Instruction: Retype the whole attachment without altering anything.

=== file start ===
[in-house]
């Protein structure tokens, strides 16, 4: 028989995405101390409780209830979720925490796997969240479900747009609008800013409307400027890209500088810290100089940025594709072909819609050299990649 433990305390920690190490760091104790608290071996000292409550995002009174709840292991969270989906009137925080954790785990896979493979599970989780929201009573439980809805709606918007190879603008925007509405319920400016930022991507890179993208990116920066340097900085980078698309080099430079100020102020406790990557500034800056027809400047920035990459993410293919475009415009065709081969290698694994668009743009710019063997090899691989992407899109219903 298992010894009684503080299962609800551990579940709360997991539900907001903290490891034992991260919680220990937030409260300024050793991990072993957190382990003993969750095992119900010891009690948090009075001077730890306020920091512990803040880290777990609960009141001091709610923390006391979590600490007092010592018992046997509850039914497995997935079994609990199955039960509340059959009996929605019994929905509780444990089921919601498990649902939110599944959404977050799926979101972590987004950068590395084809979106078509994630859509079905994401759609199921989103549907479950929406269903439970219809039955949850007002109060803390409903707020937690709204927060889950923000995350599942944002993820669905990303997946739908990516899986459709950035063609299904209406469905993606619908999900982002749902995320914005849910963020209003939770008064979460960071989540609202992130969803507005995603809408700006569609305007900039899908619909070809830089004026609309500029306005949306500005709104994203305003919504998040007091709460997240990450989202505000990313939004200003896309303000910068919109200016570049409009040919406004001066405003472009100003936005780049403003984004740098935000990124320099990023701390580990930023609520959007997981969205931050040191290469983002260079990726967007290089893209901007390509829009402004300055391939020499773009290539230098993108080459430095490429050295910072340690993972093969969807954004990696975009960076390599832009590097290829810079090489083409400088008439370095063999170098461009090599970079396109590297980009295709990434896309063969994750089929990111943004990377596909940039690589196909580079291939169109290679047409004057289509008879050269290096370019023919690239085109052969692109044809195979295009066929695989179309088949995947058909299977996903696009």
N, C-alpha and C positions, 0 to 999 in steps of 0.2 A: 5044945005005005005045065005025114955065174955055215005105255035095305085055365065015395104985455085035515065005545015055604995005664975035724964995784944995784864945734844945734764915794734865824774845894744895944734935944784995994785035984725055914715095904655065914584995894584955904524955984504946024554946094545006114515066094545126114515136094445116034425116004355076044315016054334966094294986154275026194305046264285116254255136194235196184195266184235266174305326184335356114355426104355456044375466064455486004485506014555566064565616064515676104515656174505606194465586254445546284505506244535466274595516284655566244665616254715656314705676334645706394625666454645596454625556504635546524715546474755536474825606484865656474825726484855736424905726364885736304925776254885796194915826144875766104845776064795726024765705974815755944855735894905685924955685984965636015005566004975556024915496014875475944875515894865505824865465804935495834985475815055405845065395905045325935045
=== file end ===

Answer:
[in-house]
């Protein structure tokens, strides 16, 4: 028989995405101390409780209830979720925490796997969240479900747009609008800013409307400027890209500088810290100089940025594709072909819609050299990649 433990305390920690190490760091104790608290071996000292409550995002009174709840292991969270989906009137925080954790785990896979493979599970989780929201009573439980809805709606918007190879603008925007509405319920400016930022991507890179993208990116920066340097900085980078698309080099430079100020102020406790990557500034800056027809400047920035990459993410293919475009415009065709081969290698694994668009743009710019063997090899691989992407899109219903 298992010894009684503080299962609800551990579940709360997991539900907001903290490891034992991260919680220990937030409260300024050793991990072993957190382990003993969750095992119900010891009690948090009075001077730890306020920091512990803040880290777990609960009141001091709610923390006391979590600490007092010592018992046997509850039914497995997935079994609990199955039960509340059959009996929605019994929905509780444990089921919601498990649902939110599944959404977050799926979101972590987004950068590395084809979106078509994630859509079905994401759609199921989103549907479950929406269903439970219809039955949850007002109060803390409903707020937690709204927060889950923000995350599942944002993820669905990303997946739908990516899986459709950035063609299904209406469905993606619908999900982002749902995320914005849910963020209003939770008064979460960071989540609202992130969803507005995603809408700006569609305007900039899908619909070809830089004026609309500029306005949306500005709104994203305003919504998040007091709460997240990450989202505000990313939004200003896309303000910068919109200016570049409009040919406004001066405003472009100003936005780049403003984004740098935000990124320099990023701390580990930023609520959007997981969205931050040191290469983002260079990726967007290089893209901007390509829009402004300055391939020499773009290539230098993108080459430095490429050295910072340690993972093969969807954004990696975009960076390599832009590097290829810079090489083409400088008439370095063999170098461009090599970079396109590297980009295709990434896309063969994750089929990111943004990377596909940039690589196909580079291939169109290679047409004057289509008879050269290096370019023919690239085109052969692109044809195979295009066929695989179309088949995947058909299977996903696009």
N, C-alpha and C positions, 0 to 999 in steps of 0.2 A: 5044945005005005005045065005025114955065174955055215005105255035095305085055365065015395104985455085035515065005545015055604995005664975035724964995784944995784864945734844945734764915794734865824774845894744895944734935944784995994785035984725055914715095904655065914584995894584955904524955984504946024554946094545006114515066094545126114515136094445116034425116004355076044315016054334966094294986154275026194305046264285116254255136194235196184195266184235266174305326184335356114355426104355456044375466064455486004485506014555566064565616064515676104515656174505606194465586254445546284505506244535466274595516284655566244665616254715656314705676334645706394625666454645596454625556504635546524715546474755536474825606484865656474825726484855736424905726364885736304925776254885796194915826144875766104845776064795726024765705974815755944855735894905685924955685984965636015005566004975556024915496014875475944875515894865505824865465804935495834985475815055405845065395905045325935045